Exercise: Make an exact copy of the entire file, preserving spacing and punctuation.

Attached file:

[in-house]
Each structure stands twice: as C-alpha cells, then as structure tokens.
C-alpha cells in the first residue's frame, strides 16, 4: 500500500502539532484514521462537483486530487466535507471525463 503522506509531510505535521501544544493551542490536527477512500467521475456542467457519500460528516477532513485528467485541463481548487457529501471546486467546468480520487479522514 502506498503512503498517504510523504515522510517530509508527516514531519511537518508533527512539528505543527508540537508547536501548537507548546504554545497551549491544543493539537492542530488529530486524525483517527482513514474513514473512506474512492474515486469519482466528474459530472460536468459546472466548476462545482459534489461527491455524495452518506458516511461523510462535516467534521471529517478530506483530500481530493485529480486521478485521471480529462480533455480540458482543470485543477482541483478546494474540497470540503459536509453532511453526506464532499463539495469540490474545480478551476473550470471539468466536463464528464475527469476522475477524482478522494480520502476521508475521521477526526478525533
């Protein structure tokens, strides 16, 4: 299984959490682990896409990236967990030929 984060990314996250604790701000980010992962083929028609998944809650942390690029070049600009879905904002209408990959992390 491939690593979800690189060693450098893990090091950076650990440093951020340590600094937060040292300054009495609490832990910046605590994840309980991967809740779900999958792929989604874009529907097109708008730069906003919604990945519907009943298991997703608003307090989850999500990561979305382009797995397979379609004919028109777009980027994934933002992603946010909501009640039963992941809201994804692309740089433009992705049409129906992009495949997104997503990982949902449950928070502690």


[in-house]
Each structure stands twice: as C-alpha cells, then as structure tokens.
C-alpha cells in the first residue's frame, strides 16, 4: 500500500502539532484514521462537483486530487466535507471525463 503522506509531510505535521501544544493551542490536527477512500467521475456542467457519500460528516477532513485528467485541463481548487457529501471546486467546468480520487479522514 502506498503512503498517504510523504515522510517530509508527516514531519511537518508533527512539528505543527508540537508547536501548537507548546504554545497551549491544543493539537492542530488529530486524525483517527482513514474513514473512506474512492474515486469519482466528474459530472460536468459546472466548476462545482459534489461527491455524495452518506458516511461523510462535516467534521471529517478530506483530500481530493485529480486521478485521471480529462480533455480540458482543470485543477482541483478546494474540497470540503459536509453532511453526506464532499463539495469540490474545480478551476473550470471539468466536463464528464475527469476522475477524482478522494480520502476521508475521521477526526478525533
């Protein structure tokens, strides 16, 4: 299984959490682990896409990236967990030929 984060990314996250604790701000980010992962083929028609998944809650942390690029070049600009879905904002209408990959992390 491939690593979800690189060693450098893990090091950076650990440093951020340590600094937060040292300054009495609490832990910046605590994840309980991967809740779900999958792929989604874009529907097109708008730069906003919604990945519907009943298991997703608003307090989850999500990561979305382009797995397979379609004919028109777009980027994934933002992603946010909501009640039963992941809201994804692309740089433009992705049409129906992009495949997104997503990982949902449950928070502690």